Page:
In the previous post I brought into the open the implications of modern self’s claims about itself and its powers. It claims power to free itself from limits that stand in the way of full freedom and happiness. It thinks that if it’s bold enough, angry enough, clever enough or loud enough it can break through to freedom. It considers all limits to be external barriers and imagines freedom as the absence of those limits. It wants to create itself, free itself, judge itself and save itself.
In a sense refutation of such claims is superfluous, because once you hear them you know immediately they cannot be true. You may be somewhat skeptical about a person whose manner seems a bit too self-confident and whose stories sound a bit too improbable. But perhaps they really are extraordinary. However, if that person looks you in the eye and says, “Don’t tell anyone, but I am Superman on a secret mission”, you know immediately not to take anything else he says seriously. As long as the modern self remains implicit it may seem a plausible view of human nature. But as soon as it begins to claim God-like powers and prerogatives, you know it’s deluded. But just in case someone needs further help seeing the self-deception of the modern self, let’s examine two further points of refutation.
The modern self thinks of freedom primarily as a state in which it can to do whatever it wants. We know that no such condition is possible, but let’s assume for argument’s sake that there are no external limits on our actions. Would this kind of total freedom guarantee happiness? No, it would not. We’ve all done things we thought would bring happiness only to find unhappiness following in their wake. What is this? How can it be that I freely do something, believing it will contribute to my happiness, but having done it I am filled with remorse and disappointment?
The obvious conclusion is that external freedom is not enough. There are internal limits from which I need freeing. I need a clearer idea of who I am and what will actually make me happy. If can’t understand myself now, why think I will be able to free myself from my self-ignorance in the future? Can the dark illuminate its own darkness? Can confusion clarify itself?
As if confusion about myself were not enough, there is a second problem. Even if somehow I get free to do whatever I wish and no other hidden power determines my choices, I am limited by yet “other” forces. Suppose I set my heart on a certain goal and nothing stops me from going for it; still, I cannot know that I can make it happen as I imagine. Human beings have great powers of reason, and we can use these powers to predict future consequences of present actions. But these powers are limited, very limited. I may freely decide to take a trip and drive away in my car. But I cannot control myriads of other factors, such as driving conditions, the mechanical components in my car, and the behavior of other drivers. Hence my trip may not turn out as I imagine.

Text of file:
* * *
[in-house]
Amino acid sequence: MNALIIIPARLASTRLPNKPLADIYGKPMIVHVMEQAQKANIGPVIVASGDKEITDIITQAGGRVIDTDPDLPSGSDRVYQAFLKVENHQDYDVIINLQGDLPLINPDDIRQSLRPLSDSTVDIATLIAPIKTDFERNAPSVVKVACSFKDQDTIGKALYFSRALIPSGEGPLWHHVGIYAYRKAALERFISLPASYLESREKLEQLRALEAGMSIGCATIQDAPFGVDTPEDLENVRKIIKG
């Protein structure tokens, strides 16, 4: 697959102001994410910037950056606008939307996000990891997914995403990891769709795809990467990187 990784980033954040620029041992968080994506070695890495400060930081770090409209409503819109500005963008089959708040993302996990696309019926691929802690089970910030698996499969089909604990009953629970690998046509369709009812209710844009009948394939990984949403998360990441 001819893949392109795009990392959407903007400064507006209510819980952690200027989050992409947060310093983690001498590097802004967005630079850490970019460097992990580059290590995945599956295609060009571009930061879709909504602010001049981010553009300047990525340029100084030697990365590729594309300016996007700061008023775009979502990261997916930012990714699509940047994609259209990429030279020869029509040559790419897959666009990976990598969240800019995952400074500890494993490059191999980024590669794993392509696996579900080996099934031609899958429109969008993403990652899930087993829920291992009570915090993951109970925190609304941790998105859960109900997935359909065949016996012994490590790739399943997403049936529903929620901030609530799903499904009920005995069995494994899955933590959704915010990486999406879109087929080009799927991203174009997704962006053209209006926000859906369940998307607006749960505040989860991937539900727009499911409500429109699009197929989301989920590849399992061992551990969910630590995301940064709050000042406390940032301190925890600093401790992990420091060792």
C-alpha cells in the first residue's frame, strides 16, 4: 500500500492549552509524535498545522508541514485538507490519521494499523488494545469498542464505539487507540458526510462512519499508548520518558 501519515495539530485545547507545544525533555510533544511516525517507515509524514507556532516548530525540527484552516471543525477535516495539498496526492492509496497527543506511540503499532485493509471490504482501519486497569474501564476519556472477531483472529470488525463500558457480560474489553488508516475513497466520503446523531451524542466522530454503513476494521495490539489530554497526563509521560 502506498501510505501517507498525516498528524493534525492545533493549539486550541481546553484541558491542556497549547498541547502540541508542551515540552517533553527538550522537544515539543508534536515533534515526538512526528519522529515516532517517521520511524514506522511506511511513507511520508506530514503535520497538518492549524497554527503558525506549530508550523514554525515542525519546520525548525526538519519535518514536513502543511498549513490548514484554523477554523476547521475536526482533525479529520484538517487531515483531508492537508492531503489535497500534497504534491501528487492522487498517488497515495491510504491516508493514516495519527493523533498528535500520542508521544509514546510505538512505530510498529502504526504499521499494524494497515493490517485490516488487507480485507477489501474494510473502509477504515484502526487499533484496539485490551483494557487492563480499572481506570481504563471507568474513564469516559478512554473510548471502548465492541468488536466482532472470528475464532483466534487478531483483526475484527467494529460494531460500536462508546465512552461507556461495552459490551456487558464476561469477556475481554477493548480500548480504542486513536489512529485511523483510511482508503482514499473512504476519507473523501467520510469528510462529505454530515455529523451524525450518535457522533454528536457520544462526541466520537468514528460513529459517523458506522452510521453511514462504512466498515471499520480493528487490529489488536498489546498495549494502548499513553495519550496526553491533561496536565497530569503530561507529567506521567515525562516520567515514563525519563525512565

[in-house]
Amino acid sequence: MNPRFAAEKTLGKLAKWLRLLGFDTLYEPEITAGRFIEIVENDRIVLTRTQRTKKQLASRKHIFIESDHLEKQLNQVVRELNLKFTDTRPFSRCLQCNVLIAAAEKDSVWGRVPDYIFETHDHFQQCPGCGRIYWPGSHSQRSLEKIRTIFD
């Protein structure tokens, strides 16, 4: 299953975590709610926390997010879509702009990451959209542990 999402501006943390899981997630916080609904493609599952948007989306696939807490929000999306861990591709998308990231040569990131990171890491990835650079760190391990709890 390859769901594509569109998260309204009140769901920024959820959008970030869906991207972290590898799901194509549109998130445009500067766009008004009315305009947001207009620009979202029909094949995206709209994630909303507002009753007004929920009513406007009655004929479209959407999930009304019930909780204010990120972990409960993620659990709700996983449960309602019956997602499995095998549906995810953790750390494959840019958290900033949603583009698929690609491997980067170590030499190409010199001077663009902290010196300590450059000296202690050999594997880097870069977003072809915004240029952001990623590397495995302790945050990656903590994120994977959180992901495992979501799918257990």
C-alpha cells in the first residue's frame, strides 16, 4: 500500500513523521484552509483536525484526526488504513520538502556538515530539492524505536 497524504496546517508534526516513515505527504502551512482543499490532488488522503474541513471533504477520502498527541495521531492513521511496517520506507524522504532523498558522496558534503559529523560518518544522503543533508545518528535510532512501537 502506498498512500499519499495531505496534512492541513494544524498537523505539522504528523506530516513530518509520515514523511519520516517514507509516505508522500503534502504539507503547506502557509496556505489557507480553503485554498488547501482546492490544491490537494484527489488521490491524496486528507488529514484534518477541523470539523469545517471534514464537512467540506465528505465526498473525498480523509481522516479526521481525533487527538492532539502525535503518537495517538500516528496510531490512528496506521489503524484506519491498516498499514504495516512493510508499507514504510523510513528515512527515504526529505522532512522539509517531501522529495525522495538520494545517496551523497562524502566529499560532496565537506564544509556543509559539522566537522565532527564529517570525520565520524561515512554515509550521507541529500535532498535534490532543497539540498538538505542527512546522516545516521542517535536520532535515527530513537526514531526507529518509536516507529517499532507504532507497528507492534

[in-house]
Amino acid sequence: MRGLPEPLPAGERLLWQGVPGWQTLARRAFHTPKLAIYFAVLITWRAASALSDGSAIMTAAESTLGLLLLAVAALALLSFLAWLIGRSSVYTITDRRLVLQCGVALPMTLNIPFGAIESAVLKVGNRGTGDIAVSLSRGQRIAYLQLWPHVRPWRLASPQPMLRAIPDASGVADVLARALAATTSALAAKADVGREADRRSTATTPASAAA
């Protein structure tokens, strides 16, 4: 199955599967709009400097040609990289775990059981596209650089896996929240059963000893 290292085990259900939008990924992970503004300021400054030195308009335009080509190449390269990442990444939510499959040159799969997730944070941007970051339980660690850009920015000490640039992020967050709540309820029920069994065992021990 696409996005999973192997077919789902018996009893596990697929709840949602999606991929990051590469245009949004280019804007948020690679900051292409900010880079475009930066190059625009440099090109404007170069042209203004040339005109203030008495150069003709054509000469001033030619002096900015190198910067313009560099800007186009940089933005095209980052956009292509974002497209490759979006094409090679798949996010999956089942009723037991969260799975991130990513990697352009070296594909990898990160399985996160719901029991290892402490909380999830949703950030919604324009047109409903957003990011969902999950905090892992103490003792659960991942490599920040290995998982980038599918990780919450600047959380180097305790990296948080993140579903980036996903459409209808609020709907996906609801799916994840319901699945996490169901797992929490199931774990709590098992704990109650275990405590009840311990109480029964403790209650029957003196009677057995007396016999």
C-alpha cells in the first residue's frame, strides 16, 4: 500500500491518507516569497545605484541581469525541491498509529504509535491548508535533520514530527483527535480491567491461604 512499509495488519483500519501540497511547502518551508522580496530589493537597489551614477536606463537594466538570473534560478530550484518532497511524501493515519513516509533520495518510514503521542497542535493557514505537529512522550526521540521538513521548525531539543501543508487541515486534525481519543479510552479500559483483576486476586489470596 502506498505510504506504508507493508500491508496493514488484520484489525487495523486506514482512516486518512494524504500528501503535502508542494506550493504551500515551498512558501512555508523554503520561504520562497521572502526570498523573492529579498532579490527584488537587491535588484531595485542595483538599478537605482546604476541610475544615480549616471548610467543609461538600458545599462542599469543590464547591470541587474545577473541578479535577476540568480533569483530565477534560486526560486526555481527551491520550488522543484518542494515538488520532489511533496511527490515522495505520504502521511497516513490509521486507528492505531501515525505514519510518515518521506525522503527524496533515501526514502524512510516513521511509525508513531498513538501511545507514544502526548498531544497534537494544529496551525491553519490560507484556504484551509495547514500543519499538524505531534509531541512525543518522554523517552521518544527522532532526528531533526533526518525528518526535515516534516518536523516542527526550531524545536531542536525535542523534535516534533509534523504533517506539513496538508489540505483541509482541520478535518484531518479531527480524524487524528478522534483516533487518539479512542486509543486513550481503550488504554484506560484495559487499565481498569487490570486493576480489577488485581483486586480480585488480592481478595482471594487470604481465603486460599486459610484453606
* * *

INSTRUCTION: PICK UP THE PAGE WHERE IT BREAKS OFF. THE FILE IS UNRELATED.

We want freedom so that we can achieve happiness, and the modern self is confident that with freedom to do as it pleases it can make itself happy. However, this is a great self-deception. Human beings simply do not have the power to make the future turn out as they wish or the wisdom to know how to make themselves happy. Such power and wisdom is beyond the human horizon. And every thoughtful person knows this. The modern self, then, is a fantasy, a wish, a dream of becoming like God.
I end with a very sobering thought from Søren Kierkegaard. In his deeply moving devotional book Christian Discourses, he reflects poignantly on how to prepare to take communion,
“I will call to mind that even if I had my soul concentrated in one single wish and even if I had it concentrated therein so desperately that I could willingly throw away my eternal salvation for the fulfillment of this wish—that still no one can with certainty tell me in advance whether my wish, if it is fulfilled, would still not seem empty and meaningless to me. And what is more miserable, that the wish would not be fulfilled and I would retain the sad and painful ideas of the—missed good fortune—or that the wish would be fulfilled and I would retain it, embittered by the certainty how empty it was!”
Note: This post can serve as a companion to Chapter 7 of God, Freedom & Human Dignity (“Some Unwelcome Limits on Freedom and Dignity”)
Questions for Discussion
1. The essay argues that making the claims of the modern self explicit is a first step toward refutation of those claims. Do you agree or disagree? Explain your answer.
2. How does experience of regret or disappointment demonstrate that external freedom cannot secure the thing that makes freedom desirable, that is, happiness? Describe your experience of regret.
3. What are some internal limits on freedom highlighted by experiences of regret and disappointment? And what can free us from these internal limits?
4. What limits does experience of a freely chosen action’s failure highlight? Can the self free itself from this limit? How?
5. Evaluate this statement: we desire freedom because we desire happiness, and freedom seems like a necessary condition for gaining happiness. Hence we cannot be satisfied with any form of freedom that does not make happiness attainable.
6. What kind of freedom, if attained, would guarantee our happiness?
Note: The next post will begin the second half of the series on the theme of “The God-Centered Identity.” In this part of the series we will explore a different picture of God and humanity, one that no longer sees them as enemies and competitors.